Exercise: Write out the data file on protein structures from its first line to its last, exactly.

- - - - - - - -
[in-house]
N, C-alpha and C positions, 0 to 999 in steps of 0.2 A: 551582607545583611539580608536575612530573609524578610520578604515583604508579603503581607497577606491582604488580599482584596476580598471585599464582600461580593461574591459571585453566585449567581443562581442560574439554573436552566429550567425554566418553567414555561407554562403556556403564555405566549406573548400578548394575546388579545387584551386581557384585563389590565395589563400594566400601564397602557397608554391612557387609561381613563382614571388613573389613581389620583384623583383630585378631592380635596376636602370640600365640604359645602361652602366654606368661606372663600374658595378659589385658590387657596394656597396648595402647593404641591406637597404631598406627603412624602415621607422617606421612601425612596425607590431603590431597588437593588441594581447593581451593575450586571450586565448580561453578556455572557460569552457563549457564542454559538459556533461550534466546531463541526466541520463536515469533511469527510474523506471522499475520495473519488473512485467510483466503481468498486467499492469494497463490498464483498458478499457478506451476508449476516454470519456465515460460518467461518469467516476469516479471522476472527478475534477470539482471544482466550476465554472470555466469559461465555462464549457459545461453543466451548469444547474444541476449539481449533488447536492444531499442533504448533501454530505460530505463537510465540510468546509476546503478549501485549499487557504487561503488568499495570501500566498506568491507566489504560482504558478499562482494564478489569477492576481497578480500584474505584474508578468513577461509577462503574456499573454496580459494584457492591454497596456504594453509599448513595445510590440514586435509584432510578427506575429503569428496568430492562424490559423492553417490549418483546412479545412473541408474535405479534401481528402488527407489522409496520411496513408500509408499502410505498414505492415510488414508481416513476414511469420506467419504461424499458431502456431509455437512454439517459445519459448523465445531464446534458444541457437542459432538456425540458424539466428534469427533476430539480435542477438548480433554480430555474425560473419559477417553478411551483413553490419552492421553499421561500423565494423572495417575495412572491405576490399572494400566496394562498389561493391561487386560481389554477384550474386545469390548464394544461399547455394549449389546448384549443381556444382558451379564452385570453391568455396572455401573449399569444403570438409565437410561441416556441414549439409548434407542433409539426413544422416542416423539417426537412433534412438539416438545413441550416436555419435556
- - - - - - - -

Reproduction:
[in-house]
N, C-alpha and C positions, 0 to 999 in steps of 0.2 A: 551582607545583611539580608536575612530573609524578610520578604515583604508579603503581607497577606491582604488580599482584596476580598471585599464582600461580593461574591459571585453566585449567581443562581442560574439554573436552566429550567425554566418553567414555561407554562403556556403564555405566549406573548400578548394575546388579545387584551386581557384585563389590565395589563400594566400601564397602557397608554391612557387609561381613563382614571388613573389613581389620583384623583383630585378631592380635596376636602370640600365640604359645602361652602366654606368661606372663600374658595378659589385658590387657596394656597396648595402647593404641591406637597404631598406627603412624602415621607422617606421612601425612596425607590431603590431597588437593588441594581447593581451593575450586571450586565448580561453578556455572557460569552457563549457564542454559538459556533461550534466546531463541526466541520463536515469533511469527510474523506471522499475520495473519488473512485467510483466503481468498486467499492469494497463490498464483498458478499457478506451476508449476516454470519456465515460460518467461518469467516476469516479471522476472527478475534477470539482471544482466550476465554472470555466469559461465555462464549457459545461453543466451548469444547474444541476449539481449533488447536492444531499442533504448533501454530505460530505463537510465540510468546509476546503478549501485549499487557504487561503488568499495570501500566498506568491507566489504560482504558478499562482494564478489569477492576481497578480500584474505584474508578468513577461509577462503574456499573454496580459494584457492591454497596456504594453509599448513595445510590440514586435509584432510578427506575429503569428496568430492562424490559423492553417490549418483546412479545412473541408474535405479534401481528402488527407489522409496520411496513408500509408499502410505498414505492415510488414508481416513476414511469420506467419504461424499458431502456431509455437512454439517459445519459448523465445531464446534458444541457437542459432538456425540458424539466428534469427533476430539480435542477438548480433554480430555474425560473419559477417553478411551483413553490419552492421553499421561500423565494423572495417575495412572491405576490399572494400566496394562498389561493391561487386560481389554477384550474386545469390548464394544461399547455394549449389546448384549443381556444382558451379564452385570453391568455396572455401573449399569444403570438409565437410561441416556441414549439409548434407542433409539426413544422416542416423539417426537412433534412438539416438545413441550416436555419435556